The opinion of the court was delivered by: William J. Martini, U.S.D.J.
MARTIN LUTHER KING JR. FEDERAL BLDG. & U.S. COURT HOUSE 50 WALNUT STREET, P.O. BOX 419 NEWARK, NJ 07101-0419 (973) 645-6340;
Plaintiff Richard Kracht ("Kracht") brings this action pursuant to 42 U.S.C. § 405(g) of the Social Security Act, seeking review of a final determination by the Commissioner of Social Security ("Commissioner") denying his application for Supplemental Security Income ("SSI"). There was no oral argument. Fed. R. Civ. P. 78. For the following reasons, the Commissioner's decision is AFFIRMED.
I. BACKGROUND AND PROCEDURAL HISTORY
Plaintiff is a forty-two year old male who claims to suffer from severe psychiatric and psychological conditions with a history of substance abuse. (Administrative Transcript, hereinafter "Tr.," at 19-20, 218, 222). He was born in New Jersey and currently lives in Edison with his parents. (Tr. at 12). He has not worked since 2005 and is supported by his parents. (Tr. at 19, 432). Although Plaintiff performs minor chores around the house, maintains his room, and cooks infrequently, he relies heavily on his parents to perform the majority of the household tasks. (Tr. at 24, 113-17). He strongly dislikes being in public places and can grow anxious about leaving the house, taking out the trash, or showering. (Tr. at 20, 444-46). Plaintiff self-medicates by drinking several 24 ounce cans of beer throughout the week, whenever he feels anxious. (Tr. at 20-21). He has a history of hard drug usage, including cocaine, marijuana, ecstasy, mushrooms, PCP, and peyote, but he has refrained from using illegal drugs since the late 1990s. (Tr. at 20, 201-02).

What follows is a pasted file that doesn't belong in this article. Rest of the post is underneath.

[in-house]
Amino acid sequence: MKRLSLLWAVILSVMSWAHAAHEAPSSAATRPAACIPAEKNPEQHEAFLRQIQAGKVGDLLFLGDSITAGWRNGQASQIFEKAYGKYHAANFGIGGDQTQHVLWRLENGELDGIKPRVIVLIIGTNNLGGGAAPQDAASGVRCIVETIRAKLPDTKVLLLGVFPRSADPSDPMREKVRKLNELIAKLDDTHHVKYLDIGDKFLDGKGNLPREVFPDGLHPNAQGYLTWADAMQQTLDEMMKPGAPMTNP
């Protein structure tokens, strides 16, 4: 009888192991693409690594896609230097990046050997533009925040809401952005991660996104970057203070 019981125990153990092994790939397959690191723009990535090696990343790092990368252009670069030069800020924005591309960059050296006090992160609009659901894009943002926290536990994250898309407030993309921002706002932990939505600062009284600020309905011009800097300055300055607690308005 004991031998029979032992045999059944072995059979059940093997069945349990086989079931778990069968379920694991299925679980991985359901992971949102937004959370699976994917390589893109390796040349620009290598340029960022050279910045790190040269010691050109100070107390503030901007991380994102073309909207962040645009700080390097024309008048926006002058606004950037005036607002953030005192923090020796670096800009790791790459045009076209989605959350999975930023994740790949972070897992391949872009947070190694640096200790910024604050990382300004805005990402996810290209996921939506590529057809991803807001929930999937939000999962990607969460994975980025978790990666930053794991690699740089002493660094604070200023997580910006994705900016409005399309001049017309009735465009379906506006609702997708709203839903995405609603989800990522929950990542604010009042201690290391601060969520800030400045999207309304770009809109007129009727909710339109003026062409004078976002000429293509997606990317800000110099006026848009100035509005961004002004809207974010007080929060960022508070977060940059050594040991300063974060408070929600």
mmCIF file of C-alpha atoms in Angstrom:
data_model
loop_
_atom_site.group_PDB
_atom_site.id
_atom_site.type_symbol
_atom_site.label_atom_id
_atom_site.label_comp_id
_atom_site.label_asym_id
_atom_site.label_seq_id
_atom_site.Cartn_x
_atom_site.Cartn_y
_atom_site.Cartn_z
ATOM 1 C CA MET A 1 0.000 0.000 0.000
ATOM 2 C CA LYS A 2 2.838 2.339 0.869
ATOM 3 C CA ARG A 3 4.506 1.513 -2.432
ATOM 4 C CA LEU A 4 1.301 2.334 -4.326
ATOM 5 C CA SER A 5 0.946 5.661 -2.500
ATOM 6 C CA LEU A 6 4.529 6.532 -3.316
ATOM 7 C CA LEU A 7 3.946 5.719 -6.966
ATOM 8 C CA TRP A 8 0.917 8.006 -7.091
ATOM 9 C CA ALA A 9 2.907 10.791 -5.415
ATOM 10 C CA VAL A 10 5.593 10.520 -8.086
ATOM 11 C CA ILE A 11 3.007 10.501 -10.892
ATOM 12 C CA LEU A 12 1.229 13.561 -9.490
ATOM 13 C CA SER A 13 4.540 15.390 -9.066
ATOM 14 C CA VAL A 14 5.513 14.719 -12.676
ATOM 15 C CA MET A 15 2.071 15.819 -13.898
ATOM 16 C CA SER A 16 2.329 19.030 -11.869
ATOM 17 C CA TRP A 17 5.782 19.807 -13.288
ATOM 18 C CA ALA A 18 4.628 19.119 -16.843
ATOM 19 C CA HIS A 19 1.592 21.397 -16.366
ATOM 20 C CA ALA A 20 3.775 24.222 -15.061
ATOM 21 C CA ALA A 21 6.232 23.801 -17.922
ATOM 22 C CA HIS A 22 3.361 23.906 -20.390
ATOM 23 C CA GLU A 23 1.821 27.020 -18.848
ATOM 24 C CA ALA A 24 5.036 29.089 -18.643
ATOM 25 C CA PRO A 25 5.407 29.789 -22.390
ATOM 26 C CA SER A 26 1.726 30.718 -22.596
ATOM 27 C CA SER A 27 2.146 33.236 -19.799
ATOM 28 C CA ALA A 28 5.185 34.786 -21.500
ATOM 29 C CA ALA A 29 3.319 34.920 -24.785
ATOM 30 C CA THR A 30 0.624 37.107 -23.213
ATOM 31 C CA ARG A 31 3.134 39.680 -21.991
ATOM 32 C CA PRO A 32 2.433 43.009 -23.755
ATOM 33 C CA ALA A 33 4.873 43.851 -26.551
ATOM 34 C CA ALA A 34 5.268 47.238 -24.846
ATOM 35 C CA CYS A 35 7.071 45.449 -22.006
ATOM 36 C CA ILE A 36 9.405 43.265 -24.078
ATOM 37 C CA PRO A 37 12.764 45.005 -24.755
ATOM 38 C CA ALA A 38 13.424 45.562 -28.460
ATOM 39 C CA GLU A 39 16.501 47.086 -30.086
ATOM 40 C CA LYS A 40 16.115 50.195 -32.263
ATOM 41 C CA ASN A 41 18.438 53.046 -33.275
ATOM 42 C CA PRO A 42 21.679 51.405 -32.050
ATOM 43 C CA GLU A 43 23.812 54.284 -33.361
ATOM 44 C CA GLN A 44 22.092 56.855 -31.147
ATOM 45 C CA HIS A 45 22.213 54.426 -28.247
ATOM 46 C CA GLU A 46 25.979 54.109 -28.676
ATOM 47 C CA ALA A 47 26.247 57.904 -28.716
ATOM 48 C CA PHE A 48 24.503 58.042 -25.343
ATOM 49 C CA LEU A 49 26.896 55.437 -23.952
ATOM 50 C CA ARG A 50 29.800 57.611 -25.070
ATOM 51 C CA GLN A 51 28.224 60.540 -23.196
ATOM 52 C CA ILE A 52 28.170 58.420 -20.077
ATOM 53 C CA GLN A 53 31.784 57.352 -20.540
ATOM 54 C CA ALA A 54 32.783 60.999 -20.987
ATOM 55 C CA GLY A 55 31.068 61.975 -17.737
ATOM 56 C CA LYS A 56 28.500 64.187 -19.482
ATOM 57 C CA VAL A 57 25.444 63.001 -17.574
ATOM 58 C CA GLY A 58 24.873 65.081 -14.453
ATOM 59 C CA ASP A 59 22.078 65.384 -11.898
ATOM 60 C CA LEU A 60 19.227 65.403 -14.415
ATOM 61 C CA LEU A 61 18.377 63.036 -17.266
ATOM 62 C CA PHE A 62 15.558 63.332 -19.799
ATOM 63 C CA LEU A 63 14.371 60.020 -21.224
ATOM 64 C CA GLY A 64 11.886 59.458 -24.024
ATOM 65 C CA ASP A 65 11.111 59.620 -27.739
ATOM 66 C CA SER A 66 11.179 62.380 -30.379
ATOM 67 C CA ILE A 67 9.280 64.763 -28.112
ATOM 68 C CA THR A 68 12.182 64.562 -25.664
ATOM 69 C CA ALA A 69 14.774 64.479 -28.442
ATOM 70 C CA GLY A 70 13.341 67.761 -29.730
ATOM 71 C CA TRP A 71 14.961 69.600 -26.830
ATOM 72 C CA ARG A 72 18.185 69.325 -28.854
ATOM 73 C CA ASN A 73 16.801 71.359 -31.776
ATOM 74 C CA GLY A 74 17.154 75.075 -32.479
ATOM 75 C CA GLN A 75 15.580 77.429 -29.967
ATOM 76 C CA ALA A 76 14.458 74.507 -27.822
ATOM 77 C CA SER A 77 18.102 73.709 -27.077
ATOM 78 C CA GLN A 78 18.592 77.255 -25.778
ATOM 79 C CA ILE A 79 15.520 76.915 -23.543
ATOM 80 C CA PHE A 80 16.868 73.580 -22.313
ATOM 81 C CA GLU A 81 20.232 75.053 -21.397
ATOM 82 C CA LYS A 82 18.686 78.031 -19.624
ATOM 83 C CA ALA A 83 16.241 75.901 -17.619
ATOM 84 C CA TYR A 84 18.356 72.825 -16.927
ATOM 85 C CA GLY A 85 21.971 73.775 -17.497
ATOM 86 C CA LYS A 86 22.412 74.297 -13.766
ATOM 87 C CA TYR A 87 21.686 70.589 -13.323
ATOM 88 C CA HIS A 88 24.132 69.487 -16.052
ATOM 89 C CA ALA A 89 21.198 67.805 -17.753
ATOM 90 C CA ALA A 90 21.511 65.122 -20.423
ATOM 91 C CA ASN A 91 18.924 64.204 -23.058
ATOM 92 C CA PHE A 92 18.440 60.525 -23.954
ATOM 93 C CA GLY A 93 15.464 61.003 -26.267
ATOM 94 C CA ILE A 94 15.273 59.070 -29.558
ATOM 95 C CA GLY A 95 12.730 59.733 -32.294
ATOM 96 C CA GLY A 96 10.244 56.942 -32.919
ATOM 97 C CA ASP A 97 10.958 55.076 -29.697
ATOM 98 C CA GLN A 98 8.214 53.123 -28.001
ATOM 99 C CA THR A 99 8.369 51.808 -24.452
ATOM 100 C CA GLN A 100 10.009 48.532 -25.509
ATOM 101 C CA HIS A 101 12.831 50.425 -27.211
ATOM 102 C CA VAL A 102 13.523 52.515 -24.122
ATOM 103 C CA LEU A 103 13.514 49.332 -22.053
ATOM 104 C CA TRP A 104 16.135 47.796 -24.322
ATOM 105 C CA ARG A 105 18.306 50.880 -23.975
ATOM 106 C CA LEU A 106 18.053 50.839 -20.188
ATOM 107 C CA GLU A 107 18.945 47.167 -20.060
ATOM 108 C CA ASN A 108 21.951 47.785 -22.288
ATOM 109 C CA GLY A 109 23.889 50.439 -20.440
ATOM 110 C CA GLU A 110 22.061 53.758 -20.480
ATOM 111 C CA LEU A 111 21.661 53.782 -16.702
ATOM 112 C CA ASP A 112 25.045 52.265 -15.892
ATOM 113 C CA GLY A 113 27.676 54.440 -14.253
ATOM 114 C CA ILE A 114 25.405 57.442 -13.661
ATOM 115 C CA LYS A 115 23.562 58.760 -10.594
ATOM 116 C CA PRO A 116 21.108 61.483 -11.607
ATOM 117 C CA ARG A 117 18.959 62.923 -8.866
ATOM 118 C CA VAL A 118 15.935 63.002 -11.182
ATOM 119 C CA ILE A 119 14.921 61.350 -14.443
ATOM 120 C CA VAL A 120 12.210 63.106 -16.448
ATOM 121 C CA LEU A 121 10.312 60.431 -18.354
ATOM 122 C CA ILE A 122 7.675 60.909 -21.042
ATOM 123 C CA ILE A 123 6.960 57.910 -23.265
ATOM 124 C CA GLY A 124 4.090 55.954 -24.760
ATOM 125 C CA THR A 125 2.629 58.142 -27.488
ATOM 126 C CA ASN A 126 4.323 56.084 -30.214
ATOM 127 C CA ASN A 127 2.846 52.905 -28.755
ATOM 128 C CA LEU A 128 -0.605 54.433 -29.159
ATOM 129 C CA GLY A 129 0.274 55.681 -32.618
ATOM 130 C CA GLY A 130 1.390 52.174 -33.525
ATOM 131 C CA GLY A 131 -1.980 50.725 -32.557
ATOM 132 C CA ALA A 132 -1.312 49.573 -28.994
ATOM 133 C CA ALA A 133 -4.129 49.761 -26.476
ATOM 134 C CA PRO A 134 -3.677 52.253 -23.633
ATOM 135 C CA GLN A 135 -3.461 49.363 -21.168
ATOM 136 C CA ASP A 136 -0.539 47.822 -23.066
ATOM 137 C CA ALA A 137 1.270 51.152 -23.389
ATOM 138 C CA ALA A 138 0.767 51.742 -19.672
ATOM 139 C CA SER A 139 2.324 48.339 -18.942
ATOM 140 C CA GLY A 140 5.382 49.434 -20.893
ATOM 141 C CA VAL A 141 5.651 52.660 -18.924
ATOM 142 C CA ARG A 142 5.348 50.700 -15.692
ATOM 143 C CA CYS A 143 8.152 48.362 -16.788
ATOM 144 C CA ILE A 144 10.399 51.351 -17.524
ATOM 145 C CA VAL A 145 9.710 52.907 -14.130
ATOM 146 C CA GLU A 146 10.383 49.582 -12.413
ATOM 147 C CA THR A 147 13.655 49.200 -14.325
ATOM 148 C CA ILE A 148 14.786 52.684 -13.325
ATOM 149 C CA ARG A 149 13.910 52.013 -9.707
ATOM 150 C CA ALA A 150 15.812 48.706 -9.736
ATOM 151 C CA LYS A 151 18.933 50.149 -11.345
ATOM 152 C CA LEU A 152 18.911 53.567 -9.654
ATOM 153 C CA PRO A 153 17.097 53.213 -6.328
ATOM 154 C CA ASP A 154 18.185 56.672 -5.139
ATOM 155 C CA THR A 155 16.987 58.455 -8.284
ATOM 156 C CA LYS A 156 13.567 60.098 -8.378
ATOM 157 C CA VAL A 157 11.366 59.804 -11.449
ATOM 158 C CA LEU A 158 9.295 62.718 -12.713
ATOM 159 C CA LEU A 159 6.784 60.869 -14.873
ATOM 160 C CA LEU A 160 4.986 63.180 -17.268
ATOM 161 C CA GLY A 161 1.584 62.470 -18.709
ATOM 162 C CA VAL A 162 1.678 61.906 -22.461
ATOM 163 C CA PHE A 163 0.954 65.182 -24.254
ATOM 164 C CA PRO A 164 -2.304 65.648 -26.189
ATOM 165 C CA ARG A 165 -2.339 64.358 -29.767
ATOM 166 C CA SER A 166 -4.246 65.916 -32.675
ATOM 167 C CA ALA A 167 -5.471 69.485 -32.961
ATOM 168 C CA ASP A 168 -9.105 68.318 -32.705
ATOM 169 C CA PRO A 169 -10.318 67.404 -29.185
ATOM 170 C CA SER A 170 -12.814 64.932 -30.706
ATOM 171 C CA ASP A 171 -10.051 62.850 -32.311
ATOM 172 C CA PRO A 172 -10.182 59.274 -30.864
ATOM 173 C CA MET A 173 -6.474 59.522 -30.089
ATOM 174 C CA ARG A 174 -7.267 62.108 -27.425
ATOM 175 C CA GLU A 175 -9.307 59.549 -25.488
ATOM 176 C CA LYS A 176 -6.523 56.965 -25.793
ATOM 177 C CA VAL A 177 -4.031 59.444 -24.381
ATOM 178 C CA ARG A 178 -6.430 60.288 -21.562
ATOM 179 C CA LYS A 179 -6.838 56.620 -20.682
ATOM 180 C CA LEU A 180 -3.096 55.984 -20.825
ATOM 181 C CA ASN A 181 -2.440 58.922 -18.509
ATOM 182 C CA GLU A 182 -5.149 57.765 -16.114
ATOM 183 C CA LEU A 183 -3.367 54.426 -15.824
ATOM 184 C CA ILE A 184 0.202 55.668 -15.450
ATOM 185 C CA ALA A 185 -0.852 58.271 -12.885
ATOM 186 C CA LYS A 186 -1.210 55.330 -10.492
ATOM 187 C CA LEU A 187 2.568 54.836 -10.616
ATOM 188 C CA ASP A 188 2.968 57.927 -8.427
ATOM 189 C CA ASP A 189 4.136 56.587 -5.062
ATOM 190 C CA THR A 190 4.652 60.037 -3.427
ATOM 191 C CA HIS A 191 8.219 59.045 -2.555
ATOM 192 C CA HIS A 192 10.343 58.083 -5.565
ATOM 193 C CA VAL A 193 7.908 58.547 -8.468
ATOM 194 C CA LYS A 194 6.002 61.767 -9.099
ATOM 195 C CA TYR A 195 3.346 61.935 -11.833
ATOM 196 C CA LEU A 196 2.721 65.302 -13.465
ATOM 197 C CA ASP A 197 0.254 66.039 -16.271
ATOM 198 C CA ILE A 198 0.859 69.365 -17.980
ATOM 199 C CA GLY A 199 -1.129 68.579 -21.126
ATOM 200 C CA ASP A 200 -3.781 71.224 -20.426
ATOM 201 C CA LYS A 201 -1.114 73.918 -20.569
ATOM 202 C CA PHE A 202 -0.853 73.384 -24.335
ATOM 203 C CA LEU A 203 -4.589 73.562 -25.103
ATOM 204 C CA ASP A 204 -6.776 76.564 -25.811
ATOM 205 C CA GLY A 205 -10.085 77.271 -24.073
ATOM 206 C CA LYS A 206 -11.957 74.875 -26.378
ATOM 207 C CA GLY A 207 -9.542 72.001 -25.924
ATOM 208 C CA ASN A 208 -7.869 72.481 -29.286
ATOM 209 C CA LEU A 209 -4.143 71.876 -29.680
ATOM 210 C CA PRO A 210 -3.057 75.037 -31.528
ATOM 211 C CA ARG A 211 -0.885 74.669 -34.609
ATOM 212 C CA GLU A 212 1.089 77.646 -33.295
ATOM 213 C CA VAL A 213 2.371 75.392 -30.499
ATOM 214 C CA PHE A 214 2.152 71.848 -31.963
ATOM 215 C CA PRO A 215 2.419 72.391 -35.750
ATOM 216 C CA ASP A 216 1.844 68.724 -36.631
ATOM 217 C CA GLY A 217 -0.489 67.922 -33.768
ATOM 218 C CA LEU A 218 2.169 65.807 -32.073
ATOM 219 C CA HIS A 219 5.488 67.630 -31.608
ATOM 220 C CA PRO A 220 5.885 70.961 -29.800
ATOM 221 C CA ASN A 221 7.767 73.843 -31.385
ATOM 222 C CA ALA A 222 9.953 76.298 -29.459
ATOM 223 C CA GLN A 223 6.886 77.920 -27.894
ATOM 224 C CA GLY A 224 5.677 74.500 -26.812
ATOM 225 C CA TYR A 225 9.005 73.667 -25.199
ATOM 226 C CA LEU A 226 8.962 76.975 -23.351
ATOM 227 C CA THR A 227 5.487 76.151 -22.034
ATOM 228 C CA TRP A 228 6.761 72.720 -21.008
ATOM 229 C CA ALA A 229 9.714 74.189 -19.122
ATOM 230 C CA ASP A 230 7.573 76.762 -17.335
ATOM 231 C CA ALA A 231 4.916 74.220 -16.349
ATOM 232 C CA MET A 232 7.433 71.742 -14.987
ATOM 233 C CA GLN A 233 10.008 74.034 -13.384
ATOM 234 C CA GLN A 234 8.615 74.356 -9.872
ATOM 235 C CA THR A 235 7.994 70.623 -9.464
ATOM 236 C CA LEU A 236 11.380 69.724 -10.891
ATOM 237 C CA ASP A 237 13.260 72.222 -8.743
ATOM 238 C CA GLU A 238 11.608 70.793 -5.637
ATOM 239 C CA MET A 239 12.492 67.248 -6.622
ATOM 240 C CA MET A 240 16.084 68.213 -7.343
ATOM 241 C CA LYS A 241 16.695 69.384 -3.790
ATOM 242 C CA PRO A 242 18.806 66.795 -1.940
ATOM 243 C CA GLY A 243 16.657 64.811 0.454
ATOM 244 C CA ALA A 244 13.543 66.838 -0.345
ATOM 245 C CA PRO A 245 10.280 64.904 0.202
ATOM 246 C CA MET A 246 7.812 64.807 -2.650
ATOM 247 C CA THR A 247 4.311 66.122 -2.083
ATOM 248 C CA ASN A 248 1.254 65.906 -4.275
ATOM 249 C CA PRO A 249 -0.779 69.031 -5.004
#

Plaintiff filed an application for SSI on June 24, 2005, alleging disability since that date. (Tr. at 16, 66, 78-80). The claim was denied both initially and upon reconsideration. (Tr. at 16, 40, 44). Subsequently, Plaintiff filed a request for a hearing, which took place on January 3, 2008 before Administrative Law Judge ("ALJ") James Andres in Newark. (Tr. at 16, 56). On April 8, 2008, Plaintiff's application was denied by the ALJ. (Tr. at 16). On August 18, 2008, Plaintiff obtained a review of the matter by the Appeals Council, who vacated the hearing decision and remanded the matter to the ALJ for a new hearing. (Tr. at 16). On April 2, 2009, the case again appeared before ALJ Andres, who denied Plaintiff's petition on April 30, 2009. (Tr. at 16, 30). Plaintiff subsequently sought review by the Appeals Council, but it found no grounds on which to review the matter and denied Plaintiff's claim. (Tr. at 6-8). Thereafter, Plaintiff commenced this action in the district court. (Plaintiff's Brief, hereinafter "Pl. Br.," at 1).
The ALJ reviewed Kracht's medical records during the course of his analysis. (Tr. at 19, 23-26). Dr. Carmencita T. Lanez ("Dr. Lanez"), Plaintiff's treating psychiatrist since October of 1999, diagnosed him with symptoms of an anxious and depressed mood. (Tr. at 16, 222-25). She prescribed psychotherapy and pharmacotherapy, consisting of one psychiatric session every three to six months and samples of Effexor XR and Xanax. (Tr. at 16, 446-447). Dr. Lanez opined that Plaintiff was unable to work due to his poor ability to adjust to a job, recurring panic attacks, and agoraphobia. (Tr. at 166-71, 286). She also stated that Plaintiff had been sober for several years since November 2000, although this account is disputed several times throughout the record. (Tr. at 26, 29, 222). Furthermore, Dr. Lanez failed to provide any recent treatment records for the ALJ's consideration. (Tr. at 30).